I’ve been on YouTube for more than ten years. When I started, it wasn’t quite the dominating force that it is today and I still published some of my videos on Vimeo, Viddler or Google Video. At the time, YouTube was just a convenient place for me to share some of my videos and I did so in a rather sporadic and unplanned manner.
For 2017, I decided to make a big change and I committed myself to uploading a new vlog each and every Monday. I didn’t have any real expectations for what sort of success I’d be able to enjoy on the platform. Instead, it was more of a creative exercise and it was an effort to develop a better presence on the platform.
We all know that consistency plays a huge role on YouTube, just like with so many other online efforts, so I wanted to have more of a set schedule and format. During that time, I’ve also learned a lot more about video production and Youtube, and I continue to learn more each week. On the technical side, I’ve picked up on configuring end screens and cards, for example.
From more of a big picture perspective, here are five big lessons I’ve learned about shooting (and editing) better videos for YouTube.
1. Good Lighting Is Paramount
Not everyone wants to (or needs to) invest in a fancy three-point lighting rig with perfectly calibrated LED bulbs and soft boxes. You will still want to pay careful attention to your lighting wherever possible. The main light source should be behind the camera so that your face is suitably (and evenly) illuminated.
If the main light is behind you, then you’re going to backlit and appear as a shadow. If you shoot outside in the middle of the day, the sun directly overhead is going to be too harsh and it’s going to cast some unfortunate shadows too. A little shadow on your face can add depth, but you want your face to be clearly visible.
2. Pay Attention to the Audio
Far too many people pay way too much attention to the video and they completely forget about the audio. They’ll go out and buy an expensive DSLR with a fancy lens, because they think that it’ll produce a better looking picture. And then they just use the on-board microphone to mediocre results.
Good audio is arguably even more important than good video. You don’t have to spend a lot on a microphone, but you should get an external mic — even if you’re shooting on your smartphone. I’ve mostly been using a Rode VideoMicro (about $59) for convenience. If you only need the audio from your voice, an inexpensive lavalier mic (also called a “lapel mic”) is a worthy investment.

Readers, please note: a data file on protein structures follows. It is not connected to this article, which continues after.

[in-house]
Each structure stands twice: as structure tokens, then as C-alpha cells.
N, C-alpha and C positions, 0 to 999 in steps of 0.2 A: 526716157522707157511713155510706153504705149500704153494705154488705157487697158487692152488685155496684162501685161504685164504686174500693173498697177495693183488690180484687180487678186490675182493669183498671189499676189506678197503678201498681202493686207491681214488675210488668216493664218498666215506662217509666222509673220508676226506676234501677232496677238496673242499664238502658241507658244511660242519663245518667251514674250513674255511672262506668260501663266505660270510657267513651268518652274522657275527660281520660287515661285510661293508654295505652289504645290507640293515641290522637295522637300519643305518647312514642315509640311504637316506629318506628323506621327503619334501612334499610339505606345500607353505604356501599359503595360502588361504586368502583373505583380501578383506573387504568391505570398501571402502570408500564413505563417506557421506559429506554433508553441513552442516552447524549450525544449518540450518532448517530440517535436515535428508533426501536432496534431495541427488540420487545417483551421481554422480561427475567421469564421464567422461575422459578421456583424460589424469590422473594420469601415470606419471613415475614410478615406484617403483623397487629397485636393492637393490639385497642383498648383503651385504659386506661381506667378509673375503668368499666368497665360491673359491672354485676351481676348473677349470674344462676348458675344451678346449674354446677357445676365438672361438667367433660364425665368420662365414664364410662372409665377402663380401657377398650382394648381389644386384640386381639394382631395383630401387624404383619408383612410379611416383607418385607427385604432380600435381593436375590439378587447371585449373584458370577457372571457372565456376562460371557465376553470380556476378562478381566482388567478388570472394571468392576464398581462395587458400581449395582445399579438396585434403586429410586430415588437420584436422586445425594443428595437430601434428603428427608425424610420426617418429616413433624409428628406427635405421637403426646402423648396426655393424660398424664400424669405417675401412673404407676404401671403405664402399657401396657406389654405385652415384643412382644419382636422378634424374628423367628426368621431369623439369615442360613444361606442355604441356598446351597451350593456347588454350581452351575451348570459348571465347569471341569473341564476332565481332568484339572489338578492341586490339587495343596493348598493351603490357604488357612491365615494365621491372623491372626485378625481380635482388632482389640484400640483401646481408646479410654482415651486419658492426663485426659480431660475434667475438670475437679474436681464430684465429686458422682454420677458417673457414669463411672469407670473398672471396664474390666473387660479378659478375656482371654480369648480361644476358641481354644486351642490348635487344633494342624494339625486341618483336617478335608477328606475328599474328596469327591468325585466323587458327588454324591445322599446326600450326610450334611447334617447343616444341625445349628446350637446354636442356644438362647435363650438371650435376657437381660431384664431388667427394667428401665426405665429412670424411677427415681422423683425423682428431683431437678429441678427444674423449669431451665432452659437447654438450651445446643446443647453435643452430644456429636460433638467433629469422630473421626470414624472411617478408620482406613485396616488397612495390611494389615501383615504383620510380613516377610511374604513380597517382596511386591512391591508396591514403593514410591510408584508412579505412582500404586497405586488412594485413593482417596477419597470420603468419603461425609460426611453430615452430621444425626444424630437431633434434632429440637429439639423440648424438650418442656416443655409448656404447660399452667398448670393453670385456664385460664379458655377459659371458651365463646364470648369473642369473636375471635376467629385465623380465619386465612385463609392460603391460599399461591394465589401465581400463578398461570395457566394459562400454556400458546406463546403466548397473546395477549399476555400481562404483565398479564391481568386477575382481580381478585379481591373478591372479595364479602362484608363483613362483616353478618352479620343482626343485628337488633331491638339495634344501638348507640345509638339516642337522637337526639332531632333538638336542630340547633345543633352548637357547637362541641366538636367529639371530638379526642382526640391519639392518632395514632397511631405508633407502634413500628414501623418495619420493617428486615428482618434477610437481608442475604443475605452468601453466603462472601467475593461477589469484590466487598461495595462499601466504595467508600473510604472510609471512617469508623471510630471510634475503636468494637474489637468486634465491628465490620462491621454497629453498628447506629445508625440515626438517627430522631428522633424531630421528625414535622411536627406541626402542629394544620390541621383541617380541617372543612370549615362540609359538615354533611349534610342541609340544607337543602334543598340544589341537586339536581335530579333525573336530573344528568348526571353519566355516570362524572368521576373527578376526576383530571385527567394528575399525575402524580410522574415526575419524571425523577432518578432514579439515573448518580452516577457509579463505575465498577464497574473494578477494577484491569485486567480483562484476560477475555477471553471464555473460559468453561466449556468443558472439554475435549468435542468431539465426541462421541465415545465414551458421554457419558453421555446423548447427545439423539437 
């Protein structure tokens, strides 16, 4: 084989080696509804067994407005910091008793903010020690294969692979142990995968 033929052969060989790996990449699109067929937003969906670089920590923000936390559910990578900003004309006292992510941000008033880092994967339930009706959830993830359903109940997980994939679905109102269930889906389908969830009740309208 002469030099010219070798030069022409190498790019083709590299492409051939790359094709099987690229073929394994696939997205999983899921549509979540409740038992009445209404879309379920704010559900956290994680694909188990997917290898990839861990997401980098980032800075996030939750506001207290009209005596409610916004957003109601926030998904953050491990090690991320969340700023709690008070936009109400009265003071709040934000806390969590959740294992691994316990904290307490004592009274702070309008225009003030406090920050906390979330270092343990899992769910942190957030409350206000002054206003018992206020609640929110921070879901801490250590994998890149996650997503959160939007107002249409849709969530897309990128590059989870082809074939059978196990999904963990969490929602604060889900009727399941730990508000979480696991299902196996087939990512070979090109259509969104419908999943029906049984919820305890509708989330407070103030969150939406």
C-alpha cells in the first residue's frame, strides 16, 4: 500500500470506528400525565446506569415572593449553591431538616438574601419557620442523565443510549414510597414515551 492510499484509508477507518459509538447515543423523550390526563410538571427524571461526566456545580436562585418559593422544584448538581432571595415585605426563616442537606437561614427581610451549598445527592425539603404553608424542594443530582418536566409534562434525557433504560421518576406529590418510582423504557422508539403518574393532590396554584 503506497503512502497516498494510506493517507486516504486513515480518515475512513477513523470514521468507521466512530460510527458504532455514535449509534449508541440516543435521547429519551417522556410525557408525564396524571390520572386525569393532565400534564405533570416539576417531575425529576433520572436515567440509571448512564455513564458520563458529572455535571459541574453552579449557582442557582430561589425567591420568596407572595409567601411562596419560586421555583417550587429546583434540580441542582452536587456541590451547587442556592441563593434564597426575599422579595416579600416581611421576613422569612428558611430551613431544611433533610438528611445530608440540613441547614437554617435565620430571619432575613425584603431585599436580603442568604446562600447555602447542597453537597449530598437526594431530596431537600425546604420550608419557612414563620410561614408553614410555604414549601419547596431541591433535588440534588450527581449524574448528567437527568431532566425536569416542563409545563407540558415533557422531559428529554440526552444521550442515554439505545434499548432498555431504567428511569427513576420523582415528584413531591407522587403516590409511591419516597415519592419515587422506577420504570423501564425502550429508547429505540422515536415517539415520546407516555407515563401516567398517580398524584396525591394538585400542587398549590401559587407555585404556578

3. Outline But Don’t Script
Regardless of the format of your video, you don’t want to come off as a rambling idiot who veers off on a number of unrelated tangents. Just as you should be mindful when putting together your blog posts or any other online content, you should be just as mindful when producing videos for YouTube.
What I recommend is putting together a rough outline with key bullet points you want to cover in the video. You can even write these down on an index card and tape this just below the camera for quick reference to jog your memory while shooting. I don’t recommend writing out exactly the words you want to say, because you’ll get far too tempted just to read the script.
This might be okay if you get set up with a teleprompter, but barring that, you want your words to feel natural and conversational, because that’s what YouTube audiences expect.
4. Avoid Densely-Patterned Clothes
Here’s another detail that far too many tend to forget. Even when you have a higher quality, more expensive camera, wearing clothing with tight stripes or other densely repeated patterns can result in something called a moire effect or a moire pattern. Basically, it creates this weird “fuzzy” interference pattern.
That can be very distracting and unprofessional. When you know that you’ll be shooting a video, you should generally try to dress in solid colors as much as reasonably possible. And don’t be afraid to wear bolder colors either, because they can really stand out on video.
5. Work on Those Thumbnails
It doesn’t matter how good your video is if no one watches it. And in order for someone to watch your YouTube video, they’ll first need to click on it. And more often than not, their first impression will be based on the video thumbnail you select.
YouTube lets you choose between three frames that the algorithm thinks represent your video content, but it is usually preferable if you create your own video thumbnail ahead of time. It needs to be a 16:9 aspect ratio (1920 x 1080 is usually fine). You can grab a video frame for simplicity or you can take it a step further with a little editing in PhotoShop.
You’ll develop your own look and style. For me, what I ended up gravitating toward for my vlog thumbnails was a strong visual accompanied by a three word “title” along the left side. Some people put up “signs” with words on them and some people custom create entirely new images altogether. It’s totally up to you, but thumbnails are definitely not an area you want to overlook.
YouTube is a learning process to be sure, but these five tips should point you in the right direction.